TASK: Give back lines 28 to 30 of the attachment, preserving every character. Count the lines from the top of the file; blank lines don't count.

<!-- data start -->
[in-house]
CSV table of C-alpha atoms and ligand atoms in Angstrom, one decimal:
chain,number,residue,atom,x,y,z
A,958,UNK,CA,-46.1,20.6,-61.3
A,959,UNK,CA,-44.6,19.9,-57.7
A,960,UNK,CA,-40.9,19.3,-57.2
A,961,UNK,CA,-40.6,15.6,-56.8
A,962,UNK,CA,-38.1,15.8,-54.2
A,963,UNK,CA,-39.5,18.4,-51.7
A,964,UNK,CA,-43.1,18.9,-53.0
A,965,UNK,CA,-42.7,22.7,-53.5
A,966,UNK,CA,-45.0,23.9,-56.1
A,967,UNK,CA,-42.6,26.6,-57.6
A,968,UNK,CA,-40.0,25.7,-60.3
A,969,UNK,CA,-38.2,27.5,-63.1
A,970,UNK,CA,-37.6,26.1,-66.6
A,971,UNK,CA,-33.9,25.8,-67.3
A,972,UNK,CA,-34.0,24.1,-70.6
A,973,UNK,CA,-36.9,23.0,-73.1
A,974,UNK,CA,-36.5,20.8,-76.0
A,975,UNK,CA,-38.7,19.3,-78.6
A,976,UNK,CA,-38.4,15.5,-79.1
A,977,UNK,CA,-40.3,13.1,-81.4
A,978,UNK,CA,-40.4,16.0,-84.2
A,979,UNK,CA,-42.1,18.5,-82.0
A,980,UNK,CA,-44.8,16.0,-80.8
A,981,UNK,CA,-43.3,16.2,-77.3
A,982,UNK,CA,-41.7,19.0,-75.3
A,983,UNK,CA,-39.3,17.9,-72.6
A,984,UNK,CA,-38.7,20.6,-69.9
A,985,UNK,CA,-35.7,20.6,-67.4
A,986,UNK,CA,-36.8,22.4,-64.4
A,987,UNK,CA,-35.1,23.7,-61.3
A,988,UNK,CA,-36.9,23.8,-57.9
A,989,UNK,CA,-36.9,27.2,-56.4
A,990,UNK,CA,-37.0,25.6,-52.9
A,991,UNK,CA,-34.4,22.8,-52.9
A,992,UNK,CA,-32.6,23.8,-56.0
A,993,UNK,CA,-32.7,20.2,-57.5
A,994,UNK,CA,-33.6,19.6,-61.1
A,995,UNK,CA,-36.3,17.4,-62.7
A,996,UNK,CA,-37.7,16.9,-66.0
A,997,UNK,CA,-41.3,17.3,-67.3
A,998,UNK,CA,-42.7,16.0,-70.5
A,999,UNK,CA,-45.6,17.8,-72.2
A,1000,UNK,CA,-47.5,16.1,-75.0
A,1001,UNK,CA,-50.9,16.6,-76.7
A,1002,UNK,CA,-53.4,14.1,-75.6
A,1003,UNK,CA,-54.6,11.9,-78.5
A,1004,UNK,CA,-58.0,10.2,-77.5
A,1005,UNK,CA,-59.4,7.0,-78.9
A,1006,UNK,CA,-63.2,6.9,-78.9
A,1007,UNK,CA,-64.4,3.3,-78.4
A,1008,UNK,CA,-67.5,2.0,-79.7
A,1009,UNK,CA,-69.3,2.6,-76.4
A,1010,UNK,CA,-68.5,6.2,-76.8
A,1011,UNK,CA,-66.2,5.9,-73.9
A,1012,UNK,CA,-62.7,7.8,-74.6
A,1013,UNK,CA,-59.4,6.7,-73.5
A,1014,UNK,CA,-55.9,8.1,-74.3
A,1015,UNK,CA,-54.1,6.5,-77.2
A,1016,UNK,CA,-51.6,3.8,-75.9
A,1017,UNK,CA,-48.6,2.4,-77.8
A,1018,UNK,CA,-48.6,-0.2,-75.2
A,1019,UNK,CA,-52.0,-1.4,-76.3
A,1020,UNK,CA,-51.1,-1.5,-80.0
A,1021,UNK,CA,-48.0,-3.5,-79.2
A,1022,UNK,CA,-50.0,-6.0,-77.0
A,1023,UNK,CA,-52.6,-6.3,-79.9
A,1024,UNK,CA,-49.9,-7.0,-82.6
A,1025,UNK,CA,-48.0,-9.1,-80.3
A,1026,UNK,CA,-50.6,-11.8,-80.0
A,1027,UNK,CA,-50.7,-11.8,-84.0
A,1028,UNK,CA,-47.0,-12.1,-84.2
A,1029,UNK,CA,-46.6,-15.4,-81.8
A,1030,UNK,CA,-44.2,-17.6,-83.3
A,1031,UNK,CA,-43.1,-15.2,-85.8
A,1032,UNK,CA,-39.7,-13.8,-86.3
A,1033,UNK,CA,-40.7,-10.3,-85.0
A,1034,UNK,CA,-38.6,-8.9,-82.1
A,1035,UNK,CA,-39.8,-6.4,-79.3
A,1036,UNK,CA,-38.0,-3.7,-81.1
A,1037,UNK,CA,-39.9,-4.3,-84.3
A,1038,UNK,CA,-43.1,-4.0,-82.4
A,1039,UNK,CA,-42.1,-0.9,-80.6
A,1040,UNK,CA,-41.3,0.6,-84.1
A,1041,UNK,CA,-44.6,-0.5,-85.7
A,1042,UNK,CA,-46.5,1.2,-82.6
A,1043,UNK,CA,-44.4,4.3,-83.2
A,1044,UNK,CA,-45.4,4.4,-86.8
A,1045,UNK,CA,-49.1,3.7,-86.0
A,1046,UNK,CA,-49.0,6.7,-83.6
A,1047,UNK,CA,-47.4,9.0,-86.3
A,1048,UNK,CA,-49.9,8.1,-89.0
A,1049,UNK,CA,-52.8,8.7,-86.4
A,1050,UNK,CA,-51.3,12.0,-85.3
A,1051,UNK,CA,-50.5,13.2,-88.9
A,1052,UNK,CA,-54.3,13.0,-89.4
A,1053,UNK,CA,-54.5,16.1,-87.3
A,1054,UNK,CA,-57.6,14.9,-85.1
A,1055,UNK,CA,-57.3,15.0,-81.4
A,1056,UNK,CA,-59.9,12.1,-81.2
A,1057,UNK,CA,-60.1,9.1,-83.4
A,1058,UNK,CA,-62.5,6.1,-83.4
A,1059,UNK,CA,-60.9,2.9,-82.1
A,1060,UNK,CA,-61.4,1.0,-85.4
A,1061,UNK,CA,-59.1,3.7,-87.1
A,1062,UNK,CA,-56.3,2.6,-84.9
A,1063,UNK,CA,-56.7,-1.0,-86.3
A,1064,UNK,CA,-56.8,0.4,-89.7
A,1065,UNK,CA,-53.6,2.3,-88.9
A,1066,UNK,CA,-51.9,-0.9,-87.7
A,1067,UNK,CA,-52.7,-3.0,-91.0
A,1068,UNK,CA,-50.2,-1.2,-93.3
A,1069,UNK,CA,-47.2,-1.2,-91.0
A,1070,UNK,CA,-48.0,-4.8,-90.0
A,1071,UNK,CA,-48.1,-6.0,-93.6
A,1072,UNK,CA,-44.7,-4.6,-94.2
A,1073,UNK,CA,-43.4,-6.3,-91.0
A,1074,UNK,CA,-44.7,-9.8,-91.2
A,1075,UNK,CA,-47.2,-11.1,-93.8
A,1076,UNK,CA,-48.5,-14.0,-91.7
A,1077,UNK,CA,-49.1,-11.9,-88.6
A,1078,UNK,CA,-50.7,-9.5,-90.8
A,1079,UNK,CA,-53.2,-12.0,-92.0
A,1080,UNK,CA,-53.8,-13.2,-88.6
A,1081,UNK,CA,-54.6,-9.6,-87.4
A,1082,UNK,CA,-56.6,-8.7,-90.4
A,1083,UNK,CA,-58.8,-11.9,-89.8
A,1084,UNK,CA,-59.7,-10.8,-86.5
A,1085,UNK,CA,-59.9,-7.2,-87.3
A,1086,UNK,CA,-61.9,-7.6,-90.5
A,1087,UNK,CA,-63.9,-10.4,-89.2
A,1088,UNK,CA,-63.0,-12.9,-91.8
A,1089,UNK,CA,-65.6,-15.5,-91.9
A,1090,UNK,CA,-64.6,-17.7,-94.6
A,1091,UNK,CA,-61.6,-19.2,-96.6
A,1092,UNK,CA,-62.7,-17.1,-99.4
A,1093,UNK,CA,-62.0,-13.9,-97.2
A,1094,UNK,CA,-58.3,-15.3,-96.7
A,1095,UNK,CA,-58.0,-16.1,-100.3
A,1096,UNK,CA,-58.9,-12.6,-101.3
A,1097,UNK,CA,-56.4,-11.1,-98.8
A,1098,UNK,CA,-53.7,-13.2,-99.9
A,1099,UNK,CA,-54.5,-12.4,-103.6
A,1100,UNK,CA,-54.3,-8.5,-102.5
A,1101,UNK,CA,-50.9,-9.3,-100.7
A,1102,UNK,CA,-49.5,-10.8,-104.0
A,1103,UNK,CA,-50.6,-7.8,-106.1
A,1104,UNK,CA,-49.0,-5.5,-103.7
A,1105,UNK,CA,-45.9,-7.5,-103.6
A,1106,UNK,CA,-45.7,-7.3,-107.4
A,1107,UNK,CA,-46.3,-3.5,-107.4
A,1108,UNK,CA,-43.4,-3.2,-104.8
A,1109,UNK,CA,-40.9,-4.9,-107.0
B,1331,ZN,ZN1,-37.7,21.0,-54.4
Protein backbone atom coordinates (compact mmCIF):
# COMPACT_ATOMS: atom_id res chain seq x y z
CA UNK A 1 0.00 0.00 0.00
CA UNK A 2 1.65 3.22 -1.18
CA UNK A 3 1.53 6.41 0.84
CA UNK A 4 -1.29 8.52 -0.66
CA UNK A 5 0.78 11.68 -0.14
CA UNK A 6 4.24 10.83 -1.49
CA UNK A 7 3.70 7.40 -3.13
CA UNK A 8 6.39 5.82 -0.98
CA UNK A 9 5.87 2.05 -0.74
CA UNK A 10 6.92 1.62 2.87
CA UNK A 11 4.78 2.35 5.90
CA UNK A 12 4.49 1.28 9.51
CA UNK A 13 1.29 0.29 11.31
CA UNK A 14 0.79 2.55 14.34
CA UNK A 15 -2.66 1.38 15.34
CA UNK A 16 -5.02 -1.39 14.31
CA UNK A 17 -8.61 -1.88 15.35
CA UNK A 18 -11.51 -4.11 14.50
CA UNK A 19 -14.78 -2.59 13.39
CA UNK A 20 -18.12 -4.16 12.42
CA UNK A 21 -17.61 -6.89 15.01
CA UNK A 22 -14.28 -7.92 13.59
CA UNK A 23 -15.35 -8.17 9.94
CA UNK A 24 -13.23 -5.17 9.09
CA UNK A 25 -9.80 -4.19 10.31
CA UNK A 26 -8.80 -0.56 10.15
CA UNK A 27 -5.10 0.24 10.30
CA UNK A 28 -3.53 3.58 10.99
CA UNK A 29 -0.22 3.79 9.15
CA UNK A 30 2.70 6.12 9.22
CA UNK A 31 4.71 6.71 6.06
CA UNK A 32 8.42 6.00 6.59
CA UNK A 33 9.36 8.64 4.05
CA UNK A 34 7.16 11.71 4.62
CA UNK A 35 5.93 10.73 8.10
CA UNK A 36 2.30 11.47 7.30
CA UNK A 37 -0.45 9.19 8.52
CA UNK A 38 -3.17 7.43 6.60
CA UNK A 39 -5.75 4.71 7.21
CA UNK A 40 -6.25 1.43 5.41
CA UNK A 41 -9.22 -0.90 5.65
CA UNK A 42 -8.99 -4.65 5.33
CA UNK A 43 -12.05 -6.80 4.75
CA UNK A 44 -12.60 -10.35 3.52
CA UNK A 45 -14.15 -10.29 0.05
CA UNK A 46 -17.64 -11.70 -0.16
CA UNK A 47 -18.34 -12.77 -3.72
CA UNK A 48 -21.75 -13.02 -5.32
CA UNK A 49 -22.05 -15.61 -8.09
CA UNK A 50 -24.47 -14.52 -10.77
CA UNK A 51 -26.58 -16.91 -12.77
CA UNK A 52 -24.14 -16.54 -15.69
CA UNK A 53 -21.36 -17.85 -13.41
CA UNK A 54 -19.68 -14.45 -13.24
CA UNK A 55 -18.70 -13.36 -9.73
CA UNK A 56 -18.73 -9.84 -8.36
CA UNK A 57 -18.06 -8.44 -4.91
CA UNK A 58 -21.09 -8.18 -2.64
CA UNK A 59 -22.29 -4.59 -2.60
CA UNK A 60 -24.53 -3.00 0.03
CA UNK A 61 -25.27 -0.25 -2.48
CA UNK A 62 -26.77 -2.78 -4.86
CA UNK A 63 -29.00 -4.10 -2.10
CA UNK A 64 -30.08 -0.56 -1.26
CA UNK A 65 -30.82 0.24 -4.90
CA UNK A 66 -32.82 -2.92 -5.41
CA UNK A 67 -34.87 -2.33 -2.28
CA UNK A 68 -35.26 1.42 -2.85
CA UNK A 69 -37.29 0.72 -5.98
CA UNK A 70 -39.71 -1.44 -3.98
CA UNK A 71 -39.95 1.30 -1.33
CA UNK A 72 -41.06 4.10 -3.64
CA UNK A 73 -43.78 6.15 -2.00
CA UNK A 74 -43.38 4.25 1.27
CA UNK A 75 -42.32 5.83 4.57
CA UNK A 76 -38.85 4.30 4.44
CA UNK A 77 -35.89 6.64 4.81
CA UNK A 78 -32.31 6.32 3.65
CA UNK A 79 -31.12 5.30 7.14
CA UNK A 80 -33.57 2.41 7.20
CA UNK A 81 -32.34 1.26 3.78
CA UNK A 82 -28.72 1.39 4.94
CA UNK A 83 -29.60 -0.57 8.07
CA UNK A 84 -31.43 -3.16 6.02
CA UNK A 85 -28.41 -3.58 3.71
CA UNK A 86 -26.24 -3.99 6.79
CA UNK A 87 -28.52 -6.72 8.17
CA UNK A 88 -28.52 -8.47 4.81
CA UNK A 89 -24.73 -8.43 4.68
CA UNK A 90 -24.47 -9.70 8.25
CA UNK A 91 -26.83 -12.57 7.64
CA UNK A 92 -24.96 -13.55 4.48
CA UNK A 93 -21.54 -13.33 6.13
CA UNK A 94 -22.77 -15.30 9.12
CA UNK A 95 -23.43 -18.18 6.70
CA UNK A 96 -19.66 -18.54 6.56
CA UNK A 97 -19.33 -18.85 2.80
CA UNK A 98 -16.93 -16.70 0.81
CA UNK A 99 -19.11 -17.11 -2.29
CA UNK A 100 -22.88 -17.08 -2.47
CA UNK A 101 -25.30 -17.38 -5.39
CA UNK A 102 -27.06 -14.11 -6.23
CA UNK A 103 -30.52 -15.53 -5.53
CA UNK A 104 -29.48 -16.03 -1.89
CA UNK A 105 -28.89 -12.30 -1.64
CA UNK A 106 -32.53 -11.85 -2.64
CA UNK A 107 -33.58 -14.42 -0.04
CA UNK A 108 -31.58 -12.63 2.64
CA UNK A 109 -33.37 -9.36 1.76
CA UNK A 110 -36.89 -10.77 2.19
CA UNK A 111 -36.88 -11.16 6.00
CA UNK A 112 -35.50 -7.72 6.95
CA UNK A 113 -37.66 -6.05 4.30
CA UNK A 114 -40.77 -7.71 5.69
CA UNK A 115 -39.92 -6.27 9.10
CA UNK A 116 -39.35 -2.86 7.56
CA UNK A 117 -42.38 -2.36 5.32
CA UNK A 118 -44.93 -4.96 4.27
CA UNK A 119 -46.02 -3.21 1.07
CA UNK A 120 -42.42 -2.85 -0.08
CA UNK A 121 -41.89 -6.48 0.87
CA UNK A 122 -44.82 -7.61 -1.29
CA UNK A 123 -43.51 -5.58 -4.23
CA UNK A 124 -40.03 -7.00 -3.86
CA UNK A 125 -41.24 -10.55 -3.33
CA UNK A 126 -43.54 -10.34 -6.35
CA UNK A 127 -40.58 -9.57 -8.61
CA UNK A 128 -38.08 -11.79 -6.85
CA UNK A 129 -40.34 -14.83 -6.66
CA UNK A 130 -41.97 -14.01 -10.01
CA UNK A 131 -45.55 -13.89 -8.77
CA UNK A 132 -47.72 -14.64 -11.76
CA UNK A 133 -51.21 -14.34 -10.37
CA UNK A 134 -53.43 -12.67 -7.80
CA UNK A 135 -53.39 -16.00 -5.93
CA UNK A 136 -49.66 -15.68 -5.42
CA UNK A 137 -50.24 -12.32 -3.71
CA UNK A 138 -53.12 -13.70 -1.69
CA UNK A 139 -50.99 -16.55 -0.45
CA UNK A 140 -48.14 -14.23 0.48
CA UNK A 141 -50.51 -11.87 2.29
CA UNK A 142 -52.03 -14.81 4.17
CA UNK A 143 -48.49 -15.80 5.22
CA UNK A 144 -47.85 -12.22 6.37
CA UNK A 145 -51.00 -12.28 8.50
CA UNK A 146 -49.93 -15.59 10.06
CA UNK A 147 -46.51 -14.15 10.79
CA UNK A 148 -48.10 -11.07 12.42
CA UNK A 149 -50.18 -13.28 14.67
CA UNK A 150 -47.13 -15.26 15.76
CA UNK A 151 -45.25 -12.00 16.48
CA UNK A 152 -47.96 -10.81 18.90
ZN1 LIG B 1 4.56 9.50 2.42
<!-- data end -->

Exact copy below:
A,982,UNK,CA,-41.7,19.0,-75.3
A,983,UNK,CA,-39.3,17.9,-72.6
A,984,UNK,CA,-38.7,20.6,-69.9